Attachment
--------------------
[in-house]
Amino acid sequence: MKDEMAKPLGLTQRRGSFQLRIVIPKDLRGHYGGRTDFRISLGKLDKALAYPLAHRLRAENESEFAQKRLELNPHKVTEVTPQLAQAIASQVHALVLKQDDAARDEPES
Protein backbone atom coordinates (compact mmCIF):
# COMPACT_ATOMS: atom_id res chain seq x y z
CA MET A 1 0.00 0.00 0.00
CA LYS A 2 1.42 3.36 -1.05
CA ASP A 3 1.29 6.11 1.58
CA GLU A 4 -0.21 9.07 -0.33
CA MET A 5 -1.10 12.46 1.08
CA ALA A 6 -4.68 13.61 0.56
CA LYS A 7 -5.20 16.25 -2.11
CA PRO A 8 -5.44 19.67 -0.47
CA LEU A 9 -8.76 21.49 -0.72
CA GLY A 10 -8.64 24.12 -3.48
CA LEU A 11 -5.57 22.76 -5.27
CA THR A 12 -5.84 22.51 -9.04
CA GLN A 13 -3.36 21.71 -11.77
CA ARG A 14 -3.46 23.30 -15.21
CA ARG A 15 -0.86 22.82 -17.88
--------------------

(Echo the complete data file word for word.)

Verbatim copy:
[in-house]
Amino acid sequence: MKDEMAKPLGLTQRRGSFQLRIVIPKDLRGHYGGRTDFRISLGKLDKALAYPLAHRLRAENESEFAQKRLELNPHKVTEVTPQLAQAIASQVHALVLKQDDAARDEPES
Protein backbone atom coordinates (compact mmCIF):
# COMPACT_ATOMS: atom_id res chain seq x y z
CA MET A 1 0.00 0.00 0.00
CA LYS A 2 1.42 3.36 -1.05
CA ASP A 3 1.29 6.11 1.58
CA GLU A 4 -0.21 9.07 -0.33
CA MET A 5 -1.10 12.46 1.08
CA ALA A 6 -4.68 13.61 0.56
CA LYS A 7 -5.20 16.25 -2.11
CA PRO A 8 -5.44 19.67 -0.47
CA LEU A 9 -8.76 21.49 -0.72
CA GLY A 10 -8.64 24.12 -3.48
CA LEU A 11 -5.57 22.76 -5.27
CA THR A 12 -5.84 22.51 -9.04
CA GLN A 13 -3.36 21.71 -11.77
CA ARG A 14 -3.46 23.30 -15.21
CA ARG A 15 -0.86 22.82 -17.88